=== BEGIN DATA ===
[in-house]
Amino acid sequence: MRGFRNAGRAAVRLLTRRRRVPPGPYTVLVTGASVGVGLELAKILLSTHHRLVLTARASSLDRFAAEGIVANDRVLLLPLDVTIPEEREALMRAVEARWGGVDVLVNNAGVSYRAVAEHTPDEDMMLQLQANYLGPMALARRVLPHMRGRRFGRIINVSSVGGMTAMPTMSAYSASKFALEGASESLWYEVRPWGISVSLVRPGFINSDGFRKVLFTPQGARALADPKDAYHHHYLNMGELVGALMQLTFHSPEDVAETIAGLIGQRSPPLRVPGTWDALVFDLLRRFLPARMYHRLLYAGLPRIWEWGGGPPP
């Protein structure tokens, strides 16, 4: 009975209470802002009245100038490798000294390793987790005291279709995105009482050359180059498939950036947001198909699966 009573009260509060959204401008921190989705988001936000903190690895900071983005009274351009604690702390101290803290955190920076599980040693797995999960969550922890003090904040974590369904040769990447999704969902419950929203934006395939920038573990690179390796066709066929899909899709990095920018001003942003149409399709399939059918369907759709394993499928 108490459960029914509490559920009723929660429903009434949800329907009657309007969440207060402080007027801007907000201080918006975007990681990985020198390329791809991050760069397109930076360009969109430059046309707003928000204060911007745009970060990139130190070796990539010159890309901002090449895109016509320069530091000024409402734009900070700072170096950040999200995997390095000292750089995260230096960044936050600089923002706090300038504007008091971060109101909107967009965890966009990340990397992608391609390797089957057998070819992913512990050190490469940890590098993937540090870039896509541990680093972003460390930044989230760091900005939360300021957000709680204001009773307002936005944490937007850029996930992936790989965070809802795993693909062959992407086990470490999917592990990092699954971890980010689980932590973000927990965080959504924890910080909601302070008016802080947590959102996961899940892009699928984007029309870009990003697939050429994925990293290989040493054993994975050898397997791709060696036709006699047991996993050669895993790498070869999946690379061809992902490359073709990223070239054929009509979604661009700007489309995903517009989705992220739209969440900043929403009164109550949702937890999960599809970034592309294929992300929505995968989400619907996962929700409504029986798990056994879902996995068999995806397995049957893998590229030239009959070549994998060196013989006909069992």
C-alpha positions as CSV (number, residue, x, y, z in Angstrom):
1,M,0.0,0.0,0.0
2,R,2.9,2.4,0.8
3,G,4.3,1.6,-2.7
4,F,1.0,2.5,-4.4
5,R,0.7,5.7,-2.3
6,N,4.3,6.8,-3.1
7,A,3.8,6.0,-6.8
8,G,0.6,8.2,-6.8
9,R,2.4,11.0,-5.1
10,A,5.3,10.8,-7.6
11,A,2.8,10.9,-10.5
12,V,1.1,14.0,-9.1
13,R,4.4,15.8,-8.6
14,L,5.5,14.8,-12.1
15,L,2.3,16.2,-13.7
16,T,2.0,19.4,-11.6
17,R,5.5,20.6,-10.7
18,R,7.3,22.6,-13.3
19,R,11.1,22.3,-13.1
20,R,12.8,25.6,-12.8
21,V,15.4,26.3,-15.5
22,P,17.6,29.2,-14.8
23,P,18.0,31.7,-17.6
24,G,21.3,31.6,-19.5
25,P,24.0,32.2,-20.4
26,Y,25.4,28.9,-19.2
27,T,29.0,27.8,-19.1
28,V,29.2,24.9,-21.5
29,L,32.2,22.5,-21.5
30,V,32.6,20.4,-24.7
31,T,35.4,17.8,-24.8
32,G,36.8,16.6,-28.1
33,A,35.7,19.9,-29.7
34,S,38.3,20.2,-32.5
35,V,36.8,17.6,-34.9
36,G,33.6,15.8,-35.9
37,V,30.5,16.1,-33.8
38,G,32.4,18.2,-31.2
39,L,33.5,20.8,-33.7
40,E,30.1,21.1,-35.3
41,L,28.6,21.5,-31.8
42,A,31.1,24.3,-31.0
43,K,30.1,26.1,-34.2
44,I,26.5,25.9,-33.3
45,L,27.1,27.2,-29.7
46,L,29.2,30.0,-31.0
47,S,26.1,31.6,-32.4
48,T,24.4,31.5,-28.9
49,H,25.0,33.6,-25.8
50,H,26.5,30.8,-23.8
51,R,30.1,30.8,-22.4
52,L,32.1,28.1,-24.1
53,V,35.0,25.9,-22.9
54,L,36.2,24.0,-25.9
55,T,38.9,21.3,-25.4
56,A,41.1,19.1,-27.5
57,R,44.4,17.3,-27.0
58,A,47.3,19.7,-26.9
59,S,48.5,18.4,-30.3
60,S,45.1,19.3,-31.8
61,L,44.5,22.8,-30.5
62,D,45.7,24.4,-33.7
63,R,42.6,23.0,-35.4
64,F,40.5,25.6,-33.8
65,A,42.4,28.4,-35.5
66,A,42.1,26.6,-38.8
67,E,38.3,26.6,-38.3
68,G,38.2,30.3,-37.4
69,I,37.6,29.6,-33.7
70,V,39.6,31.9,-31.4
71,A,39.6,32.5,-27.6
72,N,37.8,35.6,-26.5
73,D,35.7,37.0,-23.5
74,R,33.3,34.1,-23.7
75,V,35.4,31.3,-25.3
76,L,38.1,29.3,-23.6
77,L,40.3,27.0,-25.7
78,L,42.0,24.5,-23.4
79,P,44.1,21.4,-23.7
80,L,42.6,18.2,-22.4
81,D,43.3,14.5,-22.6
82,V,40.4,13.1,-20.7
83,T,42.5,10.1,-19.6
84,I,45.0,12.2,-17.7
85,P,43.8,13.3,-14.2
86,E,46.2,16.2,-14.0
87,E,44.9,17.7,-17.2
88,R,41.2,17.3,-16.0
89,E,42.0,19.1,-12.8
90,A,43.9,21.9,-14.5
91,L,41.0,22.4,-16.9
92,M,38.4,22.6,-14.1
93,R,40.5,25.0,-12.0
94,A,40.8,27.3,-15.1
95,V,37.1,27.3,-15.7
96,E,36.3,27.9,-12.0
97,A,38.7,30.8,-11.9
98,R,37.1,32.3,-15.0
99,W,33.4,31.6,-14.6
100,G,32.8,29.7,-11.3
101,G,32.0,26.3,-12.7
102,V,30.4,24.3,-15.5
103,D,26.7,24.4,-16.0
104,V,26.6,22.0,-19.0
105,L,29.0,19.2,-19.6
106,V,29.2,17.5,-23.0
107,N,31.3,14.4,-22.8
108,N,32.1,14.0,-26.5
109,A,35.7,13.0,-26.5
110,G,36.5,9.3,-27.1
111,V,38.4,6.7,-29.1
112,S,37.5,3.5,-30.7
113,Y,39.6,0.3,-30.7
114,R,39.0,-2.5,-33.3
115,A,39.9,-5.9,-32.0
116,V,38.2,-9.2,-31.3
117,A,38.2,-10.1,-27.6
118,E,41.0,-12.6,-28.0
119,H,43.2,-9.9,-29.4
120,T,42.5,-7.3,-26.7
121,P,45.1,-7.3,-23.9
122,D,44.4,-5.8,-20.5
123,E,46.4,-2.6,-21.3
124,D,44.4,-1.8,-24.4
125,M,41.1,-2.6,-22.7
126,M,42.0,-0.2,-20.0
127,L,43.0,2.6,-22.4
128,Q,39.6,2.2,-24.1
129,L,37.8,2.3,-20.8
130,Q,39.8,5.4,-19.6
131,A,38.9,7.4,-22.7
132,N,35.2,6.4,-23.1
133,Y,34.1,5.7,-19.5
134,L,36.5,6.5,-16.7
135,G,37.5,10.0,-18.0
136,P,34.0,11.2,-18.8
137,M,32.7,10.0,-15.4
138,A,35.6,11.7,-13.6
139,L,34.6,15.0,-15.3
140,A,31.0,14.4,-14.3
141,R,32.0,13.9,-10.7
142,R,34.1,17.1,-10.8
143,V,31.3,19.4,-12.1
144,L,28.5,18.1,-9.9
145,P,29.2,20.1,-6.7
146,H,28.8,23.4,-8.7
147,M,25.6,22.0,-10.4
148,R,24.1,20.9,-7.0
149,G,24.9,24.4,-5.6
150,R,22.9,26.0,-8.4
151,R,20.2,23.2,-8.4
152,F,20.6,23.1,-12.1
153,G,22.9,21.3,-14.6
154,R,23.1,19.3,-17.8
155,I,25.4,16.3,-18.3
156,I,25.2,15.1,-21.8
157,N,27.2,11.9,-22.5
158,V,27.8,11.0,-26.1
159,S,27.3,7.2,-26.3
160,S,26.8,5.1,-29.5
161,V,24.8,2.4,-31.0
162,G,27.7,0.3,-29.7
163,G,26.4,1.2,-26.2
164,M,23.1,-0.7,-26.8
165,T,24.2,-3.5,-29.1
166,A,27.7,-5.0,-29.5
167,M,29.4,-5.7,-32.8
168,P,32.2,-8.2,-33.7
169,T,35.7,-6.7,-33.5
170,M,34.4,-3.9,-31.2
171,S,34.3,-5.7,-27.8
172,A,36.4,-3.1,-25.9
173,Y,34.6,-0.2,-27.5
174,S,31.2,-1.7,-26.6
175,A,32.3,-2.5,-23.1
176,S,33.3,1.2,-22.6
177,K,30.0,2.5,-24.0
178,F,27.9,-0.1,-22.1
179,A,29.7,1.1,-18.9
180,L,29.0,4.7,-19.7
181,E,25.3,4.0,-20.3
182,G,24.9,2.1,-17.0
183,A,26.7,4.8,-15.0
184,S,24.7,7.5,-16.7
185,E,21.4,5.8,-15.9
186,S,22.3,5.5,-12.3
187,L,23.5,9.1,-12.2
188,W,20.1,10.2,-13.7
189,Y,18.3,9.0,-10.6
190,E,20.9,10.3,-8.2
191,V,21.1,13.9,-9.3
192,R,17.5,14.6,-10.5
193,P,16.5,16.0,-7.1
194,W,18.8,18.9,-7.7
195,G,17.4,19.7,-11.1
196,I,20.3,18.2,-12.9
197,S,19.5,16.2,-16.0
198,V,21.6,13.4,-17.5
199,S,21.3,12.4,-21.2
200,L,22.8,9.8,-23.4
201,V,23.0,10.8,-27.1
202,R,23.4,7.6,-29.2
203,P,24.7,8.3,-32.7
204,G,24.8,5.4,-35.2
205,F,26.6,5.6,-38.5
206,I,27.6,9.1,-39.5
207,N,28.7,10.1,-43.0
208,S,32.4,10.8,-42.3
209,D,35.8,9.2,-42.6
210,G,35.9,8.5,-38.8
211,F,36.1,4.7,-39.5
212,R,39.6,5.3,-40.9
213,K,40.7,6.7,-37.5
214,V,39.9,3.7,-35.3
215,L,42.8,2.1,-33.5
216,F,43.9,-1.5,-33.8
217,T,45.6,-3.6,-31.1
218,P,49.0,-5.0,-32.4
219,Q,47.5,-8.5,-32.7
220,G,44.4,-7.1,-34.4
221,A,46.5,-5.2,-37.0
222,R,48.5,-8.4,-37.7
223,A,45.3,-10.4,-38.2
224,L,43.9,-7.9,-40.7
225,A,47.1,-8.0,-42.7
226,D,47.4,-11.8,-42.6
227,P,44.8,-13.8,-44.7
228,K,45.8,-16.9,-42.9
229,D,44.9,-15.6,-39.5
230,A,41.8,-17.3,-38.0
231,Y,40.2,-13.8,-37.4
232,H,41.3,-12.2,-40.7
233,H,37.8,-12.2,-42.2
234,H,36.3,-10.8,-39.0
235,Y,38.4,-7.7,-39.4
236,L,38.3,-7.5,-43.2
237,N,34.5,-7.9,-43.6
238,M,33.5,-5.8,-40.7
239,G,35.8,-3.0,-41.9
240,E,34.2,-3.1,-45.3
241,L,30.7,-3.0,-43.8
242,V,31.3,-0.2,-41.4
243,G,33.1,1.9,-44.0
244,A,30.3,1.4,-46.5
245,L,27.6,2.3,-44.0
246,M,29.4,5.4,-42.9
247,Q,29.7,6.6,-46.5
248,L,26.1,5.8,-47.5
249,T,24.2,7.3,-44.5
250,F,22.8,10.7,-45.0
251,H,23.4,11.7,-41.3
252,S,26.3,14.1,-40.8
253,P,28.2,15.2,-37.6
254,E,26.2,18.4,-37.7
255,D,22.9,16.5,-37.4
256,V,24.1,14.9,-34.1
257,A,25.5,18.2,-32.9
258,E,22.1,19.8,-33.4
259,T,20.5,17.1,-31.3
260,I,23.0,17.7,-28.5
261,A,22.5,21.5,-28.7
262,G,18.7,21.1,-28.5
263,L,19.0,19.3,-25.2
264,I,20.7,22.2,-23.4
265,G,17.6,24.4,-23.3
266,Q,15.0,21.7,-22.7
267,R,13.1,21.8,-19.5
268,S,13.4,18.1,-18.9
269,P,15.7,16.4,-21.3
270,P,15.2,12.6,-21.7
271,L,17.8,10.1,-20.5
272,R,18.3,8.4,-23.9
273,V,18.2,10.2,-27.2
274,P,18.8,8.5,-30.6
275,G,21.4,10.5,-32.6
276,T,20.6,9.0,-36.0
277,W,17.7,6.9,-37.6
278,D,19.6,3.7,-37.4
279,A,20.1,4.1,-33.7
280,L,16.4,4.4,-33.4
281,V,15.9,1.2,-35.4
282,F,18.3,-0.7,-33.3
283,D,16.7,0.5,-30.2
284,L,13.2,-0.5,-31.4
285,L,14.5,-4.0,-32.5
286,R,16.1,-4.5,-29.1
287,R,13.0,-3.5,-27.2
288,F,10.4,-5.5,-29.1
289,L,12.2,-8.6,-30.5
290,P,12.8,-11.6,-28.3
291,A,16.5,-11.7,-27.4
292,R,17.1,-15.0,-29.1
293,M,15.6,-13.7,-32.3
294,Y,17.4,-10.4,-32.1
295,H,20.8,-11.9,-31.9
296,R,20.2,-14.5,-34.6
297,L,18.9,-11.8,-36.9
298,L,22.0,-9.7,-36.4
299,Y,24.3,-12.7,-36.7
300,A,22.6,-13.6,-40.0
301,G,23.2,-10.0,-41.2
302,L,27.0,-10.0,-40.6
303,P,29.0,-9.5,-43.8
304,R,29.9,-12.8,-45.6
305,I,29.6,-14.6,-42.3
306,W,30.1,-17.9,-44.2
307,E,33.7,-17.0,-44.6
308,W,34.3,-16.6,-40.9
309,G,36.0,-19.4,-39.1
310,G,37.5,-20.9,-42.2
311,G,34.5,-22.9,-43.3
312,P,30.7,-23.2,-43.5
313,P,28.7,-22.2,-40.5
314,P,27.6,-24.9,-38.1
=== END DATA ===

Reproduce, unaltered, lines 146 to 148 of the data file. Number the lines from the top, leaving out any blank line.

142,R,34.1,17.1,-10.8
143,V,31.3,19.4,-12.1
144,L,28.5,18.1,-9.9